The other dimension, as an extension of the concepts of the Budapest Declaration, is the elucidation of the diverse impacts of technology on society, and the development of activities relating to societal implications to feed back into R&D. Because the societal implications include socioeconomic impacts, nanotechnology work expanded to cover interdisciplinary R&D that included sociology and economics.

There are also many nanotechnology R&D topics with these kinds of characteristics that need to be advanced based on society’s trust, and topics that must be tackled in order to appropriately apply and utilize the findings in society. More specifically, these diverse and varied issues range from the problems of environment, health and safety (EHS) of nanomaterials, international standardization of nanomaterials, and issues that directly affect international competitiveness such as intellectual property management of nanotechnology, to issues like science communication and outreach activities. It would not be an exaggeration to state that all issues about public engagement on nanotechnology, besides relating to R&D for core nanotech technologies, are actually at the very interface between nanotechnology R&D and society.

Current status of public engagement education at university in Japan

To ensure that concrete efforts continue to address topics of public engagement such as risk management and international standardization on which work had already begun based on the government’s science policies, it is essential to bring public engagement topics into educational and capacity building fora. If initiatives are taken in the form of university educational and capacity building programs, public engagement efforts can be also expected to become established in new science/technology disciplines yet to develop through interdisciplinary approaches in the future. As described above, nanotechnology has developed as a multidisciplinary field. It has become commonly understood that R&D outcomes will not lead to innovation unless the issues of public engagement are addressed comprehensively, with cross-disciplinary integration and industry-academia-government collaboration. Such issues include risk assessment and risk management, international standardization, intellectual property management, science communication, and outreach activities. Efforts addressing these issues require educational and capacity building programs accessible for any students aiming at careers not only in science and technology but also in economics, sociology, and other areas.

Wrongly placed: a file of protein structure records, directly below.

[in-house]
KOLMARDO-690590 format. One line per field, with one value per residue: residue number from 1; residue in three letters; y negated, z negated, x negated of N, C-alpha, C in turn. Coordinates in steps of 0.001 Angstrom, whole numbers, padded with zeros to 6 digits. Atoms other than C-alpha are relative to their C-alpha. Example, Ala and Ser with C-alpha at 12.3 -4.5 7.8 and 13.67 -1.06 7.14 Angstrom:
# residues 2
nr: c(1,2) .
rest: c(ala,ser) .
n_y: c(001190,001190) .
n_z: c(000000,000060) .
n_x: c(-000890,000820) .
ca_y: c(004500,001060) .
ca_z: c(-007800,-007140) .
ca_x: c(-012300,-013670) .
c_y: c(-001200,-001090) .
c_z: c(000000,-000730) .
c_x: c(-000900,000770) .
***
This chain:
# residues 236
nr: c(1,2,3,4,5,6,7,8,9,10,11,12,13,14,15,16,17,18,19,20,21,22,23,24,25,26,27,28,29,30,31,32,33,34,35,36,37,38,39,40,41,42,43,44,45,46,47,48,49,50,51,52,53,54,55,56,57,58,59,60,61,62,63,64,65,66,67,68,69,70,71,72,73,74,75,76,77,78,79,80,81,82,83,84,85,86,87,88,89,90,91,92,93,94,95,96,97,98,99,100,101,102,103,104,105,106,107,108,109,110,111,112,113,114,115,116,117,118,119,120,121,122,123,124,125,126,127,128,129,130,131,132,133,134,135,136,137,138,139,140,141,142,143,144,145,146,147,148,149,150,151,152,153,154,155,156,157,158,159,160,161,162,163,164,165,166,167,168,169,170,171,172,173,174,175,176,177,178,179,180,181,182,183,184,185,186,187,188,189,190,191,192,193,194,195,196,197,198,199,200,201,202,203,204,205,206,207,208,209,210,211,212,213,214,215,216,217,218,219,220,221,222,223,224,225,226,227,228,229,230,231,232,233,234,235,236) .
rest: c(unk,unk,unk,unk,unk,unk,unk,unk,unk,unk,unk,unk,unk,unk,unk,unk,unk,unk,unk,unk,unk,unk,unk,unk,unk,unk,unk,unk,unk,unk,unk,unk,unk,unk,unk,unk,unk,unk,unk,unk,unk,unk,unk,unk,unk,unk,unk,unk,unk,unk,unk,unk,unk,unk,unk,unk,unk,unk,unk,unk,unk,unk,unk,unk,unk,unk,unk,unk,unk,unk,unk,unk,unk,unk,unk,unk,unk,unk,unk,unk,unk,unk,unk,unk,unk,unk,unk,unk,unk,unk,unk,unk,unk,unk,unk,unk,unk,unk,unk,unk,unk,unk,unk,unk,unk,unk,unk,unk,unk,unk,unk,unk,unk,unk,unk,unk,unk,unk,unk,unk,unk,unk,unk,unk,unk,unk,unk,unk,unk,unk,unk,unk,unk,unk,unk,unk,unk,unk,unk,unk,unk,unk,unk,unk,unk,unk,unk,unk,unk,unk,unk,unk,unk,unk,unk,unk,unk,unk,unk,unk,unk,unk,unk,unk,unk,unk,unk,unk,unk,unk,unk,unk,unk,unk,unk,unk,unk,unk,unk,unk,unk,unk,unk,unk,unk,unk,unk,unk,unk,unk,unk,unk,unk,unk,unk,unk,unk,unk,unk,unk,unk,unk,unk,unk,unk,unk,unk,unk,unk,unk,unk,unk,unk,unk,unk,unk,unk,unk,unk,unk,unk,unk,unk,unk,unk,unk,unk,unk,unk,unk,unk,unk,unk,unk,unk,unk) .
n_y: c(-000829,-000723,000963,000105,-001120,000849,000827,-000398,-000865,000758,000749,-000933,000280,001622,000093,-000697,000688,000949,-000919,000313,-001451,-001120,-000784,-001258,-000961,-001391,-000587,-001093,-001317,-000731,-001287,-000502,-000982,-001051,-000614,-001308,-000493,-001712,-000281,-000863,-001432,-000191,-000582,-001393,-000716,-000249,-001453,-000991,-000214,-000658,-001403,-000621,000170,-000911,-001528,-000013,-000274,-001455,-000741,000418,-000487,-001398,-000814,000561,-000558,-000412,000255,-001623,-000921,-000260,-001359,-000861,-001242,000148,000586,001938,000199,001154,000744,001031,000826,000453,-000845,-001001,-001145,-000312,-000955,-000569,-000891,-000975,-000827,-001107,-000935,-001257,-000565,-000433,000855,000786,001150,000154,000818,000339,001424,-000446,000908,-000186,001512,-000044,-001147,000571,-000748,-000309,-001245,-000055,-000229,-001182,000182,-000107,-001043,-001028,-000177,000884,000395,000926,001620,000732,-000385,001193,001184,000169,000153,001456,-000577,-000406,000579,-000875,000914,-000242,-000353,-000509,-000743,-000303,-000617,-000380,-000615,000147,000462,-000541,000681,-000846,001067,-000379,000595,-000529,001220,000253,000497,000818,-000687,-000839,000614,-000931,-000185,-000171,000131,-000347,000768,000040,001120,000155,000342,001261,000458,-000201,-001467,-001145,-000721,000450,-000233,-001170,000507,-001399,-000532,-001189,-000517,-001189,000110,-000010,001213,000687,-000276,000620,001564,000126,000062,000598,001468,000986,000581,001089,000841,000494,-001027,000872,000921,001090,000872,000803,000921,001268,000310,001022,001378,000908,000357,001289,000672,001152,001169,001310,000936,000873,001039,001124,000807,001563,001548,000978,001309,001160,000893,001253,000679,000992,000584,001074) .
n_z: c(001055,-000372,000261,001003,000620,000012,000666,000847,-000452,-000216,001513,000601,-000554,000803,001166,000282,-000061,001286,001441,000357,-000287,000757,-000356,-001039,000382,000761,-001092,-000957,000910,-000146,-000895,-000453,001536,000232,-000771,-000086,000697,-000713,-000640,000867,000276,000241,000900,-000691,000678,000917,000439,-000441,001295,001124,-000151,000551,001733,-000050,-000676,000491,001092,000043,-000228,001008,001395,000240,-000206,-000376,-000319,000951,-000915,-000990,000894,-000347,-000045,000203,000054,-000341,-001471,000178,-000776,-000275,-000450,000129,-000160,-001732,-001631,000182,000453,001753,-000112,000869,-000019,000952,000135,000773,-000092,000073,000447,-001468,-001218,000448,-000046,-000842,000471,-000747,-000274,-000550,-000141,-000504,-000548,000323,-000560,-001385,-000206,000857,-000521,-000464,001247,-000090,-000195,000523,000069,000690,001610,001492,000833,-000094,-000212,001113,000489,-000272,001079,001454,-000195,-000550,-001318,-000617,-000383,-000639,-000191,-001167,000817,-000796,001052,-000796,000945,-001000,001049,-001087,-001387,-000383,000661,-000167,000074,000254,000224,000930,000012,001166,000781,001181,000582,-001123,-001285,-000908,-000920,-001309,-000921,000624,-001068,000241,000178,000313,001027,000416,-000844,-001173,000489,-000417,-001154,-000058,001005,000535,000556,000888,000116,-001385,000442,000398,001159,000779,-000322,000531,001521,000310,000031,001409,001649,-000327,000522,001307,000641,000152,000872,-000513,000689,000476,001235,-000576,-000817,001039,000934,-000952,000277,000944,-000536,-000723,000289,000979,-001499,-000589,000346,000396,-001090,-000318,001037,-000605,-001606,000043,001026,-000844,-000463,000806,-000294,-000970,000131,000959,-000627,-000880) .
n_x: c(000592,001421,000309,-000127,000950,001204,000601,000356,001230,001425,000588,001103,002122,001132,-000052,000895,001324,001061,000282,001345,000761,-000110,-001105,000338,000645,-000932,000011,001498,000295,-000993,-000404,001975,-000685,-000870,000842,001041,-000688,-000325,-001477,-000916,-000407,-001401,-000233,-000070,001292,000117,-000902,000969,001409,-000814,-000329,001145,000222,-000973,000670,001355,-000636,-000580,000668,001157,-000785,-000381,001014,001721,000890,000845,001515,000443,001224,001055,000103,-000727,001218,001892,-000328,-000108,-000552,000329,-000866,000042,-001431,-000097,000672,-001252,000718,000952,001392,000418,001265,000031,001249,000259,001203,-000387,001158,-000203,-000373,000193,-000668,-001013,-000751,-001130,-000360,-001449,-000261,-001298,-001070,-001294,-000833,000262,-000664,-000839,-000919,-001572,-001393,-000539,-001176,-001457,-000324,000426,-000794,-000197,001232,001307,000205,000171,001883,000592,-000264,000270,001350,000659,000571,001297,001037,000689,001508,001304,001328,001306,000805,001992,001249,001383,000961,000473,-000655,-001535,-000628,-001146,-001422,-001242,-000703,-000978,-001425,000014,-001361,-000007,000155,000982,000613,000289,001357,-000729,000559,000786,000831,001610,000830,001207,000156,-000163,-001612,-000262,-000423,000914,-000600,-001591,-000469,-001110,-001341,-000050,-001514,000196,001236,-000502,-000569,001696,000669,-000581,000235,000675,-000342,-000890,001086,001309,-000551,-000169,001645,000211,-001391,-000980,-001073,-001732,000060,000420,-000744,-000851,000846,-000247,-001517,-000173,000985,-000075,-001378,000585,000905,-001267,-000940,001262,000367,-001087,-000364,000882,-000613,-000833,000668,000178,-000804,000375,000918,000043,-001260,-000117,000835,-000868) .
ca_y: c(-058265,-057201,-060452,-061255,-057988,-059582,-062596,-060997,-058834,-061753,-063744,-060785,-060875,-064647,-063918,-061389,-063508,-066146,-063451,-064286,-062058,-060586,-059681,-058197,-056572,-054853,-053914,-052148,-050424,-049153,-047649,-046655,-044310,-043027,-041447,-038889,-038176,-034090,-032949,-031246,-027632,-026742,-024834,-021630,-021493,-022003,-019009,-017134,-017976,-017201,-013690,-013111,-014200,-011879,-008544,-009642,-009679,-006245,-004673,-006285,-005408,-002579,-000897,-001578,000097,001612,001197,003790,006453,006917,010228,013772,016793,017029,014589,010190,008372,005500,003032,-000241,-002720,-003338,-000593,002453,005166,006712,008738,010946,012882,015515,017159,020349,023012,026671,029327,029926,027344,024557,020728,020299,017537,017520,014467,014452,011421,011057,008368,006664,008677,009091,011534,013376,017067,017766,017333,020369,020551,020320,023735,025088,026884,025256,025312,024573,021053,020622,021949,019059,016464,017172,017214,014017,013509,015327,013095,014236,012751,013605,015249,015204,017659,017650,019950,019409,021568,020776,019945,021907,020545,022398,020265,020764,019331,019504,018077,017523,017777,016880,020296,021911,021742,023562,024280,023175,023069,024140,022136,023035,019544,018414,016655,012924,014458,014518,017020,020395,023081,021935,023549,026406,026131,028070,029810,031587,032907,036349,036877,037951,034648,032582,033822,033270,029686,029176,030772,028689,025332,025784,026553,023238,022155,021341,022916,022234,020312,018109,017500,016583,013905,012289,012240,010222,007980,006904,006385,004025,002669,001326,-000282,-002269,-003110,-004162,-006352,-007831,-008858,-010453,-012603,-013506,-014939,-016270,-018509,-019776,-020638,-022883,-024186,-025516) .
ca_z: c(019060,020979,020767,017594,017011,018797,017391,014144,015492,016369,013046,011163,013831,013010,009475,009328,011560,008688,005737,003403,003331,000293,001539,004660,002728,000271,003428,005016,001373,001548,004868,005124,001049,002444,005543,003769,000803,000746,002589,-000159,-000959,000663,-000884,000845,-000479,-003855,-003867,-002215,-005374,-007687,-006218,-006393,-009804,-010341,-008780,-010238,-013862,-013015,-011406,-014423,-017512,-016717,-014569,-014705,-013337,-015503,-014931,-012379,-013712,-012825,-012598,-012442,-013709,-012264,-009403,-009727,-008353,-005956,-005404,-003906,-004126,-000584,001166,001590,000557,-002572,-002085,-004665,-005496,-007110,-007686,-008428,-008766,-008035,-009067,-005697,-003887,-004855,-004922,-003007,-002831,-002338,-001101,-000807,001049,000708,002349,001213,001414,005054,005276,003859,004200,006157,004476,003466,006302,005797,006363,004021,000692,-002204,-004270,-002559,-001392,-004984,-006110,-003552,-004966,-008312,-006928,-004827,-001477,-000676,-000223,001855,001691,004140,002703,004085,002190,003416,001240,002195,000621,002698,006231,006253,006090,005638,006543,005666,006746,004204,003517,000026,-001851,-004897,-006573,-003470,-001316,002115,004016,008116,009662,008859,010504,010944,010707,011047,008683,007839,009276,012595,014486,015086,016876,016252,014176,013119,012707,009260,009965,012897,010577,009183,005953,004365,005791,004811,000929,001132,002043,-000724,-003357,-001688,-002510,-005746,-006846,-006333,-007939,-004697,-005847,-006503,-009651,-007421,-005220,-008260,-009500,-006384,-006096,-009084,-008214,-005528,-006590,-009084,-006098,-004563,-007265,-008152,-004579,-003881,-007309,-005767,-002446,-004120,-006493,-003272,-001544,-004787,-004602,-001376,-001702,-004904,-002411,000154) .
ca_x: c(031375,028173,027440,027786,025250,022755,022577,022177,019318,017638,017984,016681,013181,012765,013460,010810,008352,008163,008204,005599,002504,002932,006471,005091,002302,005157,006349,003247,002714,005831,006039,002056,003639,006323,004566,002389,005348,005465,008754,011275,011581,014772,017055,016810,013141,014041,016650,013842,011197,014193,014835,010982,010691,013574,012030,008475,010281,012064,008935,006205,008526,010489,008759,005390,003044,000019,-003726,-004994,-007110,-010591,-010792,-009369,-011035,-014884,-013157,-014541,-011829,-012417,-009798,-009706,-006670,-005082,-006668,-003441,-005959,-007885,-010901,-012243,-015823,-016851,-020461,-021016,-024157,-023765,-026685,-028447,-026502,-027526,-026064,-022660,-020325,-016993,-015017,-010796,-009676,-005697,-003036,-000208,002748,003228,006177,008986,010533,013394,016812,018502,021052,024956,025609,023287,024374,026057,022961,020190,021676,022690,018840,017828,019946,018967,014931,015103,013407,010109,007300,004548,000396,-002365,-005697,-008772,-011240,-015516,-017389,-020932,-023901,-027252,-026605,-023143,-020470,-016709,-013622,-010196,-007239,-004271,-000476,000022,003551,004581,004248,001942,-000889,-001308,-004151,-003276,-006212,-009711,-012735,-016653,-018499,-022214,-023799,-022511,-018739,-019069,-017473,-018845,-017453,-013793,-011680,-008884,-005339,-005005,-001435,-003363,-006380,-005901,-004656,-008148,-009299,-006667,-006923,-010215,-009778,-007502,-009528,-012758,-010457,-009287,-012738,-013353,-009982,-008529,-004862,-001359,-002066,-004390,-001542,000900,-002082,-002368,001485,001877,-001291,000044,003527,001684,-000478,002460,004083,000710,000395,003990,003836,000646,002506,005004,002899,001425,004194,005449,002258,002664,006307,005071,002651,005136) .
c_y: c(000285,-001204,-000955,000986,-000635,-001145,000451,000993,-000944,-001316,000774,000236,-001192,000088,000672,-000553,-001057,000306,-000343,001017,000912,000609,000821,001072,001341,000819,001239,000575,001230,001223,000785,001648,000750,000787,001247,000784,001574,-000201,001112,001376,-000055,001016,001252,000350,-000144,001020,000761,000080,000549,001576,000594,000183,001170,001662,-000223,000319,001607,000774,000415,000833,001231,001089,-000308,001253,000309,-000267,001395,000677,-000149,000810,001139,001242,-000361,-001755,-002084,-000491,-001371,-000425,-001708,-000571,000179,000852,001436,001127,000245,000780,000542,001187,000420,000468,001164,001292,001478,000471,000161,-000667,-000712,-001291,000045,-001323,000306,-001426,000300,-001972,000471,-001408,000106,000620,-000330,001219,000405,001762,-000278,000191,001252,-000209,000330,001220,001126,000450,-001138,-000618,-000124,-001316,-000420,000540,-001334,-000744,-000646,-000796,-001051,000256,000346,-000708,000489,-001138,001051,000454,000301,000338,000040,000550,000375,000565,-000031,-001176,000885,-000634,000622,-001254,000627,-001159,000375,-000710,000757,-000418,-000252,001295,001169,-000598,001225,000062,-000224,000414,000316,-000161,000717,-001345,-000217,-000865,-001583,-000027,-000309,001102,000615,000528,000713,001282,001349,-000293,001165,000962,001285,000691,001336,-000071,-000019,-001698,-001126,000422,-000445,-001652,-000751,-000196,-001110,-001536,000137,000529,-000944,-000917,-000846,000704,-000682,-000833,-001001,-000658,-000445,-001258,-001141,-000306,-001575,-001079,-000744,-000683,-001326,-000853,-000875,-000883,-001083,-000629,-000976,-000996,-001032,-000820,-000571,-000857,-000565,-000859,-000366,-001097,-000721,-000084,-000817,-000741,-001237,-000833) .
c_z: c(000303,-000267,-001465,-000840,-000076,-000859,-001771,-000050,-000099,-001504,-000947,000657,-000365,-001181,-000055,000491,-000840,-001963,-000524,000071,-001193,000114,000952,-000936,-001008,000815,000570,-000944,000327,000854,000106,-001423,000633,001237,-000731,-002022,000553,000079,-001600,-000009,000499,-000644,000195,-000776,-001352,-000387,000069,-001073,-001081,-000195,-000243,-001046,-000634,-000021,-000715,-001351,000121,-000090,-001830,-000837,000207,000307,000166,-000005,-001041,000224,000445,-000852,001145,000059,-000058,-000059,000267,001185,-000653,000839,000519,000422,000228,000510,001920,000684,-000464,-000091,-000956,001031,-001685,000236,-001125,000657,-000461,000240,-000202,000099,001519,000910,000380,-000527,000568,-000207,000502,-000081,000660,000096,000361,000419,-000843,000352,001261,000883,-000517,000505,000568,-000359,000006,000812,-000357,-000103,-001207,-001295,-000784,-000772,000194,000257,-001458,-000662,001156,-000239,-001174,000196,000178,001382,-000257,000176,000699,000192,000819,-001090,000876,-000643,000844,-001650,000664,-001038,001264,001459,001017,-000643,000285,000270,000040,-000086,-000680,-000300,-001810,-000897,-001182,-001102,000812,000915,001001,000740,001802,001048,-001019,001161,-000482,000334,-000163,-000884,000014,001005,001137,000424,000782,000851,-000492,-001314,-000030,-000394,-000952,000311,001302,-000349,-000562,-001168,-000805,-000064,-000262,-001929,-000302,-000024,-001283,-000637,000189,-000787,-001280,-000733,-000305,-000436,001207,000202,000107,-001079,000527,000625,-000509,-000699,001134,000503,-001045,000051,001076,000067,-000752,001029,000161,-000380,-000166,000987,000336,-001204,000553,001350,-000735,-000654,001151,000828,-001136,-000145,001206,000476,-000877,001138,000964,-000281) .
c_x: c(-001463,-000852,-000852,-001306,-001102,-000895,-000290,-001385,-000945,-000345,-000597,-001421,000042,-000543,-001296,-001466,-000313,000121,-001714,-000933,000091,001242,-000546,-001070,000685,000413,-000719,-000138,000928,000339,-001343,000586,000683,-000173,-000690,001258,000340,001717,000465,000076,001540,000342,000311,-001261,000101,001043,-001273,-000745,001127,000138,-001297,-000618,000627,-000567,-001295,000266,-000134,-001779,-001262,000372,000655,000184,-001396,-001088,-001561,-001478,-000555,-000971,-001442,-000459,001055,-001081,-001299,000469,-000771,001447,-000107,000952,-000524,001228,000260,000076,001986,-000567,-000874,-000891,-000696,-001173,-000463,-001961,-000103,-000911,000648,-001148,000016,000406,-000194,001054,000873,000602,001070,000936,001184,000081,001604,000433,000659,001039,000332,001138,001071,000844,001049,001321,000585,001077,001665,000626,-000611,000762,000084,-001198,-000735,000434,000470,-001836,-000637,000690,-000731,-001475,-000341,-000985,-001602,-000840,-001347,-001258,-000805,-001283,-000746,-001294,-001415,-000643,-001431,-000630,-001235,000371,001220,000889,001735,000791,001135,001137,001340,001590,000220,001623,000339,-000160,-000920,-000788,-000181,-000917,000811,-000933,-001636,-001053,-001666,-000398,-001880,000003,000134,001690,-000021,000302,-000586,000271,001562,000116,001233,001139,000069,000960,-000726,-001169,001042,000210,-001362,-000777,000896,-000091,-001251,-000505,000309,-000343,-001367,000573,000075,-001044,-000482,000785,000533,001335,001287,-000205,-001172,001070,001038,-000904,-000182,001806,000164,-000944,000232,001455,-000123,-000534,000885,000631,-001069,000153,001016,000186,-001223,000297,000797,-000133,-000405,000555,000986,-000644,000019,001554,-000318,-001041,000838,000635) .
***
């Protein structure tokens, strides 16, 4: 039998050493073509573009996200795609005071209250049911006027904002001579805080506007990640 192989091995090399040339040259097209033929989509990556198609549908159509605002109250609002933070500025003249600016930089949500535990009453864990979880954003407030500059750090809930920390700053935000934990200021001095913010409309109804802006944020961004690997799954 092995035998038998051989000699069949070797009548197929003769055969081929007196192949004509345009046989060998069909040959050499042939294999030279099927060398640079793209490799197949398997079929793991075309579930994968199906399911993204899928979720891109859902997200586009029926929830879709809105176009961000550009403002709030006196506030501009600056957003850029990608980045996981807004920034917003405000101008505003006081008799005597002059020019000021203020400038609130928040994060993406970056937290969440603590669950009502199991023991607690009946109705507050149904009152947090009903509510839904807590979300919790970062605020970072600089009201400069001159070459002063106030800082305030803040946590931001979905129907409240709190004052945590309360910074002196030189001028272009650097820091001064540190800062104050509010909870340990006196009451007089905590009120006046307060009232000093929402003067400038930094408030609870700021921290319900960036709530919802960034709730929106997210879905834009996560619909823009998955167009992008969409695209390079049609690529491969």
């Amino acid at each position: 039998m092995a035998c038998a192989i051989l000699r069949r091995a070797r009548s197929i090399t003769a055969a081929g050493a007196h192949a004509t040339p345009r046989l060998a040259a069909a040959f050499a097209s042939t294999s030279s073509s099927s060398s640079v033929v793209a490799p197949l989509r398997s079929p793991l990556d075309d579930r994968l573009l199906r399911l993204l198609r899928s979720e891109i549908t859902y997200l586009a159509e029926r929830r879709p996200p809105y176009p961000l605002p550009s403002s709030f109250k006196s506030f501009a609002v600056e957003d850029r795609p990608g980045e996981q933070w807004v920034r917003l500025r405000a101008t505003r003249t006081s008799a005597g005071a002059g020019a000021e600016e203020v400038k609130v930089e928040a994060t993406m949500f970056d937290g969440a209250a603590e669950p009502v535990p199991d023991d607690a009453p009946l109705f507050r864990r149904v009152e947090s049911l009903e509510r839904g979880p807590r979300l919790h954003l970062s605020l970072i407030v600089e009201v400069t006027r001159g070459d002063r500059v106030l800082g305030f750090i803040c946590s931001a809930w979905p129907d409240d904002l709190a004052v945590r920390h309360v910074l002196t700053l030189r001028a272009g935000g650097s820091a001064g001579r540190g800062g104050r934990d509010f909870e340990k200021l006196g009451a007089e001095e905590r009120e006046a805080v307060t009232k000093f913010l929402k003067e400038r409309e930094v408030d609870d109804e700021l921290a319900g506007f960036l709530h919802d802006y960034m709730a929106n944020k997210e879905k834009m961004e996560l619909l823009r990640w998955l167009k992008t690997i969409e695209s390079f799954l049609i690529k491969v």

Despite this, it was rare to find cases in which the issues of public engagement were actually covered by university education in areas like nanotechnology and sociology in Japan. Programs were being offered to provide university students basic knowledge about nanotechnology, but it is fair to say that no university addressed issues of public engagement as a part of that education. If engineering students only gain basic knowledge about nanotechnology, they will start their careers without any knowledge about matters such as how that technology is applied in society, what kinds of issues arise, and how they are being addressed. Is it not important for students who aspire to a career in nanotechnology R&D to know about the Budapest Declaration? Or about risk assessment and risk management? Or business strategies for intellectual property, or international standardization in an open innovation environment?